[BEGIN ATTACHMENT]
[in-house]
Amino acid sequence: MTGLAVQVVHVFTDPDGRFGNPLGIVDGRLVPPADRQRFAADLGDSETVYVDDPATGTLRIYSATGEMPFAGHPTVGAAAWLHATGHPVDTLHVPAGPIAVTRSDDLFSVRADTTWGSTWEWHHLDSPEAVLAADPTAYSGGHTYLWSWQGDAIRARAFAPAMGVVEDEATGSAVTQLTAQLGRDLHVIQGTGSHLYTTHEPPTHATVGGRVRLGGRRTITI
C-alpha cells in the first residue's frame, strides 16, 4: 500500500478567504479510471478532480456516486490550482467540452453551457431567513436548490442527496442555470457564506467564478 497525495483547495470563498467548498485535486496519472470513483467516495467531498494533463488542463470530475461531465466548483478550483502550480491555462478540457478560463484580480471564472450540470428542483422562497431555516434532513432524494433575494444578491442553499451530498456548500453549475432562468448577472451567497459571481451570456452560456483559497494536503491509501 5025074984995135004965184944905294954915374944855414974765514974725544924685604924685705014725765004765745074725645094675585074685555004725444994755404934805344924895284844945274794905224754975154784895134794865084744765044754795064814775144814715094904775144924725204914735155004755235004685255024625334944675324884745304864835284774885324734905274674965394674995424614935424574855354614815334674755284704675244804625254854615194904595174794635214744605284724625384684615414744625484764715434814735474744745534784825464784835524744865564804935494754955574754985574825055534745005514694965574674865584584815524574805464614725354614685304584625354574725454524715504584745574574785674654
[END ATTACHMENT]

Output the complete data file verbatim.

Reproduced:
[in-house]
Amino acid sequence: MTGLAVQVVHVFTDPDGRFGNPLGIVDGRLVPPADRQRFAADLGDSETVYVDDPATGTLRIYSATGEMPFAGHPTVGAAAWLHATGHPVDTLHVPAGPIAVTRSDDLFSVRADTTWGSTWEWHHLDSPEAVLAADPTAYSGGHTYLWSWQGDAIRARAFAPAMGVVEDEATGSAVTQLTAQLGRDLHVIQGTGSHLYTTHEPPTHATVGGRVRLGGRRTITI
C-alpha cells in the first residue's frame, strides 16, 4: 500500500478567504479510471478532480456516486490550482467540452453551457431567513436548490442527496442555470457564506467564478 497525495483547495470563498467548498485535486496519472470513483467516495467531498494533463488542463470530475461531465466548483478550483502550480491555462478540457478560463484580480471564472450540470428542483422562497431555516434532513432524494433575494444578491442553499451530498456548500453549475432562468448577472451567497459571481451570456452560456483559497494536503491509501 5025074984995135004965184944905294954915374944855414974765514974725544924685604924685705014725765004765745074725645094675585074685555004725444994755404934805344924895284844945274794905224754975154784895134794865084744765044754795064814775144814715094904775144924725204914735155004755235004685255024625334944675324884745304864835284774885324734905274674965394674995424614935424574855354614815334674755284704675244804625254854615194904595174794635214744605284724625384684615414744625484764715434814735474744745534784825464784835524744865564804935494754955574754985574825055534745005514694965574674865584584815524574805464614725354614685304584625354574725454524715504584745574574785674654